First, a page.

Sci-fi author Nnedi Okorafor drew attention on Tuesday after she revealed a disturbing fact about her time in the publishing industry.
Okorafor wrote on Twitter that, although her 2007 book The Shadow Speaker features a black protagonist, its publishers had initially put a white person on its cover.
In The Shadow Speaker, which takes place in Niger in the year 2070, Okorafor describes the protagonist Ejii as a black Muslim teen.
But the original proposed cover featured a white girl walking. Through her contract, Okorafor has final say in her novel's covers, so she said that the novel's final cover did end up featuring a black girl, after she "threw a sh*t fit."
Okorafor's followers and readers tweeted in support of the author and her fight for the industry to be more inclusive.
Tuesday's Twitter thread isn't the first time the Nigerian-American author has challenged the publishing industry to do better. Okorafor became the first black person to win the World Fantasy Award for Best Novel for her 2010 book Who Did That. The statuette she received featured the likeness of H.P. Lovecraft, a known racist.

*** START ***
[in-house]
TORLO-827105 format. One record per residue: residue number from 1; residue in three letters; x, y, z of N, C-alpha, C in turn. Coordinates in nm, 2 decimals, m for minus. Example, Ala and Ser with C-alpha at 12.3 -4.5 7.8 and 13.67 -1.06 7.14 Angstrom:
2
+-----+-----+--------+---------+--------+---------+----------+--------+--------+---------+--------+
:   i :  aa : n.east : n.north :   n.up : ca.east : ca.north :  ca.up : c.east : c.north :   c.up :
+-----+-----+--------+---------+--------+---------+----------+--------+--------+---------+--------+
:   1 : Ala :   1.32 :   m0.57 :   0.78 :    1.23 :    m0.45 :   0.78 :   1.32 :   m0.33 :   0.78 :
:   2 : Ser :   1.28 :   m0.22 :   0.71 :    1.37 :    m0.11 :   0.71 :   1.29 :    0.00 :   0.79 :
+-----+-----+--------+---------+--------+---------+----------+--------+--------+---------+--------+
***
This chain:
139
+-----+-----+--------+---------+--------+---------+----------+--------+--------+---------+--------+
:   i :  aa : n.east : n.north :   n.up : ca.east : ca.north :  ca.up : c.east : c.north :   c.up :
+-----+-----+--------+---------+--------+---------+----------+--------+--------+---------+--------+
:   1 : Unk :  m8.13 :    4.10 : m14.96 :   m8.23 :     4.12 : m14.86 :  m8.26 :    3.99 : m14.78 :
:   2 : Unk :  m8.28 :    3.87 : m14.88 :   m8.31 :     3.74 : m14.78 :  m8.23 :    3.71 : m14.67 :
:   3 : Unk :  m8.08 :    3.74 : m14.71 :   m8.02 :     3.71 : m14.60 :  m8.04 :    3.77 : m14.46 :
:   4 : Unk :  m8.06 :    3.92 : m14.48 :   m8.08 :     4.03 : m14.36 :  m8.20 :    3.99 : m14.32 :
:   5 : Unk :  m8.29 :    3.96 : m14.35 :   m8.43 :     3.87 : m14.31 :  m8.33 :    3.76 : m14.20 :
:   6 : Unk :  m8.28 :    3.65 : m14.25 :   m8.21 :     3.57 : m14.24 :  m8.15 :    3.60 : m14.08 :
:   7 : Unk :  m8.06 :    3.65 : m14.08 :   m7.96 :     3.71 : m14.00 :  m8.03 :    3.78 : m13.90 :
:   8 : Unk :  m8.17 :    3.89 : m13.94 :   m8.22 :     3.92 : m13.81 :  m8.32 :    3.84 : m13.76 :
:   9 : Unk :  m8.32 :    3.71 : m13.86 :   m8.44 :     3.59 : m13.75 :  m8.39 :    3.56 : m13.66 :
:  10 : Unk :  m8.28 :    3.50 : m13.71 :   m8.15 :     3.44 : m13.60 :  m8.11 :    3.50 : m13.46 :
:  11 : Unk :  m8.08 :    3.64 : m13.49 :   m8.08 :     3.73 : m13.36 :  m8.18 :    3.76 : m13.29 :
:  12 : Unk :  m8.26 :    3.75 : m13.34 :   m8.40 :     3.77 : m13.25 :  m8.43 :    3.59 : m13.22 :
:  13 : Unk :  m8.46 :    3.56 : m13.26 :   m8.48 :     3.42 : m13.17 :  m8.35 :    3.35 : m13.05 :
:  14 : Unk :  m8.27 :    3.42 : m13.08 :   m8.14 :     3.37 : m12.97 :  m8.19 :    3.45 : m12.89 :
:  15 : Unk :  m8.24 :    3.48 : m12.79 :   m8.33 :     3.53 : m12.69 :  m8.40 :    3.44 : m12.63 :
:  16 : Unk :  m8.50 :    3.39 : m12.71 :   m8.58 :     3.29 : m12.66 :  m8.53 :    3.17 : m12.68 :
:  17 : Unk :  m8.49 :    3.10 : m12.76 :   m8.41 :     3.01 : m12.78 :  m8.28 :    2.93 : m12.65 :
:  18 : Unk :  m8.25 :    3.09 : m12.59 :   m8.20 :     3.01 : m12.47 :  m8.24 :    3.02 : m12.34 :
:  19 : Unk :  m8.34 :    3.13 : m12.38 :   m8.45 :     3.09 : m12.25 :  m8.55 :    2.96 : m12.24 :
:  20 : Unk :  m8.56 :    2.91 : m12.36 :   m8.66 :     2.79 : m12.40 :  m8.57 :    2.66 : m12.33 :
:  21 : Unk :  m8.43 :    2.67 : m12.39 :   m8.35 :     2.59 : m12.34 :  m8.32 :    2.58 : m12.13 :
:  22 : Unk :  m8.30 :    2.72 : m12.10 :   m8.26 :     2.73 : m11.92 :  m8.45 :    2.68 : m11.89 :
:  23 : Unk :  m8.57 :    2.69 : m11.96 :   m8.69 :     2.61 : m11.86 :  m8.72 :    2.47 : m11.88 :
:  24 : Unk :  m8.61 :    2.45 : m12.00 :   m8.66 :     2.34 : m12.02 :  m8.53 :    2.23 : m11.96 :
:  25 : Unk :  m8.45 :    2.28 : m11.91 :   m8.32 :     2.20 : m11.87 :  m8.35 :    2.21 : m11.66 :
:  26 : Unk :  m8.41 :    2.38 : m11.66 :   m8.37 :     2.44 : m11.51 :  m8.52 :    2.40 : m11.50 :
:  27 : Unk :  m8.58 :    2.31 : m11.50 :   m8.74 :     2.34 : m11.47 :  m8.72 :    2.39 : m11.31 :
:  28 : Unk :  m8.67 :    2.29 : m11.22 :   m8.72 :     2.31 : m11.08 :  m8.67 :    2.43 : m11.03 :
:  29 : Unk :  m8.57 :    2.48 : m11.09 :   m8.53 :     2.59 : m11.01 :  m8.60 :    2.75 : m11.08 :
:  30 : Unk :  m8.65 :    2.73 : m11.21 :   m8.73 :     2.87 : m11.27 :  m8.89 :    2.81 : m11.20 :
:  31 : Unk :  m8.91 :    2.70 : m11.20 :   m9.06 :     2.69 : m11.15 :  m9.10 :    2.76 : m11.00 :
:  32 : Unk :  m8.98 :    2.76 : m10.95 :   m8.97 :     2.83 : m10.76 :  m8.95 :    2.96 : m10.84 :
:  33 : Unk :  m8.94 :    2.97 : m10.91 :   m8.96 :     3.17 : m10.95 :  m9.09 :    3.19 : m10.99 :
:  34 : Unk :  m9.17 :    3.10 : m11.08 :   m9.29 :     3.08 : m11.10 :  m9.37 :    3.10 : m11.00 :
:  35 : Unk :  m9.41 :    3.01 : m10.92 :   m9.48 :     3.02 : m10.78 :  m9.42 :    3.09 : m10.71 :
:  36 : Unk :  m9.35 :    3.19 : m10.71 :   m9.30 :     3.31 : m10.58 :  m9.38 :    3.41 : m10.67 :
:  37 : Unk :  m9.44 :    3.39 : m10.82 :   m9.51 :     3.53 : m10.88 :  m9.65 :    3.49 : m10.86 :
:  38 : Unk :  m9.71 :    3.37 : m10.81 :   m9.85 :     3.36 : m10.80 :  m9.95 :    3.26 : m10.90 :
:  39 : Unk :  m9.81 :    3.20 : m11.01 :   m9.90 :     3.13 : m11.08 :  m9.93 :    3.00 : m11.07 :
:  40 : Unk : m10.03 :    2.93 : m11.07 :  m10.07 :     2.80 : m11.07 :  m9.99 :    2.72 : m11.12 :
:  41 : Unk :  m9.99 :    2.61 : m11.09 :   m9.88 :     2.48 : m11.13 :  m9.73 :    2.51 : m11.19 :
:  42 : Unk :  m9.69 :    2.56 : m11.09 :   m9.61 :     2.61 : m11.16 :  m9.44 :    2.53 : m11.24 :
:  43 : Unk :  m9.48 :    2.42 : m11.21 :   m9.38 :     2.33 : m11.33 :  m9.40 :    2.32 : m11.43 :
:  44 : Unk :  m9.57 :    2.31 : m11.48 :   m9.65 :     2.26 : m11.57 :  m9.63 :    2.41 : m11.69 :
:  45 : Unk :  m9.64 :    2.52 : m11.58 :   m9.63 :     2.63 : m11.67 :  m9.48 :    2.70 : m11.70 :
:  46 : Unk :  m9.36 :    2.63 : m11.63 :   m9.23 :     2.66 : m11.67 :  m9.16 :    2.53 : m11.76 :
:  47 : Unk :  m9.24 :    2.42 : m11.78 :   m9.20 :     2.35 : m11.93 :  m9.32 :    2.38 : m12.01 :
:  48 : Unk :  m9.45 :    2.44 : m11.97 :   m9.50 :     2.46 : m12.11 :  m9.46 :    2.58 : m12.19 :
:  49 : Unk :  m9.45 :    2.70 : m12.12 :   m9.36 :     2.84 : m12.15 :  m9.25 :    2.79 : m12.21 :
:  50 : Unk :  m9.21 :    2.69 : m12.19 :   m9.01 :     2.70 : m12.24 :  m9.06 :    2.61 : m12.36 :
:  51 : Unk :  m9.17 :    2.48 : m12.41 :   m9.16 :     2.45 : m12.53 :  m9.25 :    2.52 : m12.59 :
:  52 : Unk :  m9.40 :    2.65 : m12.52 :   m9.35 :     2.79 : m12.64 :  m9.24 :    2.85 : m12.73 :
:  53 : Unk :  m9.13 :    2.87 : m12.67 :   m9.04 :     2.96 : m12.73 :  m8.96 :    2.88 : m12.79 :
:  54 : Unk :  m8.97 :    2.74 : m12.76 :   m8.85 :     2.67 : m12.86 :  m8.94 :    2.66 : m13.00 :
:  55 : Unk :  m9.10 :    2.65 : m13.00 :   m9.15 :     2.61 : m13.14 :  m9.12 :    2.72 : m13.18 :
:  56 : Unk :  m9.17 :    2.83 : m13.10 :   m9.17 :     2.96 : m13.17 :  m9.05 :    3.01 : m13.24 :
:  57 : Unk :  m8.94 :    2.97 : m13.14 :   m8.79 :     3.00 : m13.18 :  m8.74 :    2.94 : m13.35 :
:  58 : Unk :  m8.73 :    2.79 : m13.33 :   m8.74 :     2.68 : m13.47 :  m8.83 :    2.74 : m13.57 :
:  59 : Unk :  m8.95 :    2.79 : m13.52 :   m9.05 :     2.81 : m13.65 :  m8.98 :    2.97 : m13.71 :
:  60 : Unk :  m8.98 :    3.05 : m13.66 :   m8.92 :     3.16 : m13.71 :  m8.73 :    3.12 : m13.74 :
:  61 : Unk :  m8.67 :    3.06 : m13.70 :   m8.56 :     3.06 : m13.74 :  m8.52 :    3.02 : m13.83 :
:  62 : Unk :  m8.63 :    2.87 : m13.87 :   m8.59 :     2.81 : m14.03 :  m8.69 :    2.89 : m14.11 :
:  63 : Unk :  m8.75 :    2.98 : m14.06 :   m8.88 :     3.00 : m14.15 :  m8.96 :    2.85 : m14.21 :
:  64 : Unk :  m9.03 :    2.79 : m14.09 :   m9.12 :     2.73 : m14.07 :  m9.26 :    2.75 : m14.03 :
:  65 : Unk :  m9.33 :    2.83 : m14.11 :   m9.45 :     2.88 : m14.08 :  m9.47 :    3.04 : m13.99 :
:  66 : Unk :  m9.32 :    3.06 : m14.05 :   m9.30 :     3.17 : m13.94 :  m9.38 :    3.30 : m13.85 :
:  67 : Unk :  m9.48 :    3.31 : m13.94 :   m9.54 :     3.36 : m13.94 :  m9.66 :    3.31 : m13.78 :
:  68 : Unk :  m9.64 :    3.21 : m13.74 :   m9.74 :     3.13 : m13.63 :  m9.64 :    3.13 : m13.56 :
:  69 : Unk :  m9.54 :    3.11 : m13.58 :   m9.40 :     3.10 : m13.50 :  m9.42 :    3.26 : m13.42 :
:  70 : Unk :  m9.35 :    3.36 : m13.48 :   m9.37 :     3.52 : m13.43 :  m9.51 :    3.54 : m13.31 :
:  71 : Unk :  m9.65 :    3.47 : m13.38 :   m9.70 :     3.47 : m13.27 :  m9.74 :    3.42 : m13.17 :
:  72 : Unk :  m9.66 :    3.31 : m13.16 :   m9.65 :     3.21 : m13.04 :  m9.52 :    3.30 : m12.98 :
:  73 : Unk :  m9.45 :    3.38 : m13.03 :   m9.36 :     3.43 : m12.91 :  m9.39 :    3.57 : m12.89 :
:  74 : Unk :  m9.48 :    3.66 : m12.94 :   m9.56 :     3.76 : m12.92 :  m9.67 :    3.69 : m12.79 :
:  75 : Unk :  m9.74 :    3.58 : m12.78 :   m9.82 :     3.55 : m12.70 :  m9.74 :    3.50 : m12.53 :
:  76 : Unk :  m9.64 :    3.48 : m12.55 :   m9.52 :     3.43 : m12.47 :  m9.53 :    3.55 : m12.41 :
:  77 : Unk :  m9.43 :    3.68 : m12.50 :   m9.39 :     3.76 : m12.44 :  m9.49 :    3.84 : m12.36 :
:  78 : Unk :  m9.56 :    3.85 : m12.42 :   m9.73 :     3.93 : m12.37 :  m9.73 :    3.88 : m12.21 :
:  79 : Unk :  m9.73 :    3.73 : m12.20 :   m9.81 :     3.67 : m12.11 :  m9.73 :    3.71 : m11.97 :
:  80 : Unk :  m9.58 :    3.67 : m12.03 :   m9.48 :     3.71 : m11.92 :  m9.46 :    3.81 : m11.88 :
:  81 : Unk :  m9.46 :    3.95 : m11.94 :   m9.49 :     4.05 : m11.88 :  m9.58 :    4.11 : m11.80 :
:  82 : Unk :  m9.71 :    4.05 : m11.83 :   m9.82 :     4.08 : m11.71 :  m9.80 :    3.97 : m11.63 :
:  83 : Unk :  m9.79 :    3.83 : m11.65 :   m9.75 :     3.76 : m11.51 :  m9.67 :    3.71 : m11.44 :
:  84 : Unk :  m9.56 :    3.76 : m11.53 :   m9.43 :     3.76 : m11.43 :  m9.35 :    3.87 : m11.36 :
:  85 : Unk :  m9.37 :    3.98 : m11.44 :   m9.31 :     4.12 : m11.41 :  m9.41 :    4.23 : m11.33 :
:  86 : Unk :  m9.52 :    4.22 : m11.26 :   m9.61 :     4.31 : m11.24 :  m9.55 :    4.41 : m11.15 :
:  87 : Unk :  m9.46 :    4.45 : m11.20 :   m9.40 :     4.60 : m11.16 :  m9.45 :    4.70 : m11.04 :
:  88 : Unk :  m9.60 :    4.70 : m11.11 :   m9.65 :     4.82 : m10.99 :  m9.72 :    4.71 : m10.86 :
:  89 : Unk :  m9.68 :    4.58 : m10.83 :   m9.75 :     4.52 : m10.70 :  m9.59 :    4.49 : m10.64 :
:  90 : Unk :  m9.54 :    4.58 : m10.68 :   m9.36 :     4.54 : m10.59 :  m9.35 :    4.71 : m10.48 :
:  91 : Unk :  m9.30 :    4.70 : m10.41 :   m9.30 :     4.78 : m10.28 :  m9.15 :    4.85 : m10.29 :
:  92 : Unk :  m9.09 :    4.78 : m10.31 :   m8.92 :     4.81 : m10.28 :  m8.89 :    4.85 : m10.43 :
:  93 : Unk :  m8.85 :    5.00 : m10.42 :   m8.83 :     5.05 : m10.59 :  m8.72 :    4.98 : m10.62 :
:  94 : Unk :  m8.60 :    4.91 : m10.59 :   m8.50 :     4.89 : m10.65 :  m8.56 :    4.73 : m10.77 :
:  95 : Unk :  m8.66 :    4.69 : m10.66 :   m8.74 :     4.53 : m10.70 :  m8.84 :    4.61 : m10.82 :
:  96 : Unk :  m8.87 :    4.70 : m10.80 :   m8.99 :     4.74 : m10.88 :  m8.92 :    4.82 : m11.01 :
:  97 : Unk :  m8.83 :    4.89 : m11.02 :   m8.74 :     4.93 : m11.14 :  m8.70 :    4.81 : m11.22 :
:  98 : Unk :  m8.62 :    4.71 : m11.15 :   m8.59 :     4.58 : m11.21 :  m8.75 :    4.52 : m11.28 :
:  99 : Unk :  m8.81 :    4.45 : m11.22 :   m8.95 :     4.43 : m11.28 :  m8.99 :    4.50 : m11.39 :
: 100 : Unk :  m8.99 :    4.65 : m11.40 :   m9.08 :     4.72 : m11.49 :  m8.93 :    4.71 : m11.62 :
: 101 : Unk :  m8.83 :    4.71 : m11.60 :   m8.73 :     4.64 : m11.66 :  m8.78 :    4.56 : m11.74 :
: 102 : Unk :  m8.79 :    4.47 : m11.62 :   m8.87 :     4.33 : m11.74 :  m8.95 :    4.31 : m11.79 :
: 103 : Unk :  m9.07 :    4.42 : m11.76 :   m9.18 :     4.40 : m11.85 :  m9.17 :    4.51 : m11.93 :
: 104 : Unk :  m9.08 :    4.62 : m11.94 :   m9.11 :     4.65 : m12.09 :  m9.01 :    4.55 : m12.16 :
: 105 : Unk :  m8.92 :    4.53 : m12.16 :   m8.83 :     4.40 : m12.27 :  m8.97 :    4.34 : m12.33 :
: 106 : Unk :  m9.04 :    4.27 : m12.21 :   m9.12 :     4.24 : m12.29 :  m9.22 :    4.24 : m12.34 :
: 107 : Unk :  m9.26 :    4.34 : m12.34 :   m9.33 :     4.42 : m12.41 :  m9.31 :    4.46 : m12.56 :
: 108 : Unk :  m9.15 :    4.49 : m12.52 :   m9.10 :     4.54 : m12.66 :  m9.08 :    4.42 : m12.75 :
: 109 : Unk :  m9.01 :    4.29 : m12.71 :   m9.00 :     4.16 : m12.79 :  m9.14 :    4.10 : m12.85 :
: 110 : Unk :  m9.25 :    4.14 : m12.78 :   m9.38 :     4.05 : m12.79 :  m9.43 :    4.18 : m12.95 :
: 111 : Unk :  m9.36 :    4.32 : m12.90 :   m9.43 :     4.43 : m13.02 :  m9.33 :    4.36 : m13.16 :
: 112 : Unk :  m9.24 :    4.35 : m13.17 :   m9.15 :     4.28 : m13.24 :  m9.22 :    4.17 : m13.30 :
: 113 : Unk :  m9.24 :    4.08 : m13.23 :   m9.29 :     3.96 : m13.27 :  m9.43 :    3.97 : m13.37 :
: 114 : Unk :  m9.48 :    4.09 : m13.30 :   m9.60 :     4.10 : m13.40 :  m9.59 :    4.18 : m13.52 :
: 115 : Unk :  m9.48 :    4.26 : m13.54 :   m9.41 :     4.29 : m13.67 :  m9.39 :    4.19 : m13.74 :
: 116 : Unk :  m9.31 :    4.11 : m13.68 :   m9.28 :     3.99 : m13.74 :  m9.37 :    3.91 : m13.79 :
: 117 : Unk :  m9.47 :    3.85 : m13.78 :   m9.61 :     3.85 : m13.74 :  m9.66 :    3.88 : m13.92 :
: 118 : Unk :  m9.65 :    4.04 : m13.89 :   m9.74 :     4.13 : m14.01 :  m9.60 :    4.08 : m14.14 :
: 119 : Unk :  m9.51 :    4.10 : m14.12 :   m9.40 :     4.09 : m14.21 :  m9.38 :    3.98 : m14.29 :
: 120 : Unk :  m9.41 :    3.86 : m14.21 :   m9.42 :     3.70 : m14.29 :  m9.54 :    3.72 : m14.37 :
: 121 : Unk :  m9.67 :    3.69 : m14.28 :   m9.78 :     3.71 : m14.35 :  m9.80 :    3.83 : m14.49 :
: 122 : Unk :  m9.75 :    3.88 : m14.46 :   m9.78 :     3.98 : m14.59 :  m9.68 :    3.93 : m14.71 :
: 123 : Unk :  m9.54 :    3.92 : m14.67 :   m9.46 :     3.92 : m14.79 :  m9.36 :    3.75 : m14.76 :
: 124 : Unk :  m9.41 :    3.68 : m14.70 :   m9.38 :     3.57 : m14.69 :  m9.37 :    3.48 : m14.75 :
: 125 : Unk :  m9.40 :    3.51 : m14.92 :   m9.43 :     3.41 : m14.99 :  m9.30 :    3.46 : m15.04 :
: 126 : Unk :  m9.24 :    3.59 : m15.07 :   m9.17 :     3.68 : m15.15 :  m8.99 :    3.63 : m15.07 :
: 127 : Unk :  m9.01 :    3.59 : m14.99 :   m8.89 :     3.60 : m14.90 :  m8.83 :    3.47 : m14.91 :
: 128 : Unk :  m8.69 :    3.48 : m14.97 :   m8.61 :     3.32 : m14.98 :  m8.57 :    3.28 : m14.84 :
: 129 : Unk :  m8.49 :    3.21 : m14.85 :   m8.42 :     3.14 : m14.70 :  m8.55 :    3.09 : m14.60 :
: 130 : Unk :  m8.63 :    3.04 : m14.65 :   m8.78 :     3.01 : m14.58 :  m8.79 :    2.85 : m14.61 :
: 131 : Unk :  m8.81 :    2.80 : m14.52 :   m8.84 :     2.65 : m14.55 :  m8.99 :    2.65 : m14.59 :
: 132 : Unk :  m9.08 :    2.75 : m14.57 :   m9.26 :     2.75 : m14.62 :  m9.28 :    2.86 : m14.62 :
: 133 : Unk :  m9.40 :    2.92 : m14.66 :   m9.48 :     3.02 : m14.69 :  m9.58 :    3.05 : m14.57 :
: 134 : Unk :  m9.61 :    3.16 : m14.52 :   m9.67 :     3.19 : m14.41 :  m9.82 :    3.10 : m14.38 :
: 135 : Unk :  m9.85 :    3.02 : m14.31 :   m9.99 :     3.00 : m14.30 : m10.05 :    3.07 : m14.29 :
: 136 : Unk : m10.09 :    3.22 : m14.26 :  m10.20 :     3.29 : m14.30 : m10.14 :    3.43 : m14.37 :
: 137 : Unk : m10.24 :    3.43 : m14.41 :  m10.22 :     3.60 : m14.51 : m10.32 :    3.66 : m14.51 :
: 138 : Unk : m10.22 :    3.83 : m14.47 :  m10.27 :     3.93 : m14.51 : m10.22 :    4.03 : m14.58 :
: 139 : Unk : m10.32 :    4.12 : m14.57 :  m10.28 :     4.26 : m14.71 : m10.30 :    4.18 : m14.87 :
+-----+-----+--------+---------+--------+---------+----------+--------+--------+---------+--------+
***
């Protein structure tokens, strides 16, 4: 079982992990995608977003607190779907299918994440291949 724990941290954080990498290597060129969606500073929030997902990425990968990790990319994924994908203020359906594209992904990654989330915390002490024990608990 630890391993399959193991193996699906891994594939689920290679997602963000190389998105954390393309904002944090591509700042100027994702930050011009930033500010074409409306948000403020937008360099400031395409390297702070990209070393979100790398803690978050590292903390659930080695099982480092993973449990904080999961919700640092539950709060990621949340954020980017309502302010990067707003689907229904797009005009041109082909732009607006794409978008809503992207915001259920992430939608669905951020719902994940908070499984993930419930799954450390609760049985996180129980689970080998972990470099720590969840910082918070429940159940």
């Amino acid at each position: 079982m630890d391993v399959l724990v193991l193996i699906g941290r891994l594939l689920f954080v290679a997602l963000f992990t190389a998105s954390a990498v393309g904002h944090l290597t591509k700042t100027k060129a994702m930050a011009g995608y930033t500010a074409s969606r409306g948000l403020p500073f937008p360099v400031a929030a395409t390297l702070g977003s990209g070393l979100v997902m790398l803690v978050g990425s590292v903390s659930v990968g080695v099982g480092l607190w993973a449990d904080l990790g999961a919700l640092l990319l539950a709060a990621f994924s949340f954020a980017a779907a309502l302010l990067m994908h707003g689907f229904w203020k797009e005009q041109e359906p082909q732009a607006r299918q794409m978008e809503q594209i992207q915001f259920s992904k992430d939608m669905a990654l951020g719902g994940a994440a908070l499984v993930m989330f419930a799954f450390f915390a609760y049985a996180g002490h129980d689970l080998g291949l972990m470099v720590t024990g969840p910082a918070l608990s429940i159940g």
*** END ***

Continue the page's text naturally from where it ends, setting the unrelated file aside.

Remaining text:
"A statuette of this racist man’s head is one of my greatest honors as a writer. A statuette of this racist man’s head sits beside my Wole Soyinka Prize for Literature in Africa and my Carl Brandon Society Parallax Award (an award given to the best speculative fiction by a person of color)," Okorafor wrote on her blog after receiving the award in 2011. "I’m conflicted."
"This is something people of color, women, minorities must deal with more than most when striving to be the greatest that they can be in the arts," she added. "The fact that many of The Elders we honor and need to learn from hate or hated us."
Since then, the award has stopped using Lovecraft's image on its award. And ending her thread Tuesday, Okorafor said she thinks that the days of publishers whitewashing covers could be over, too.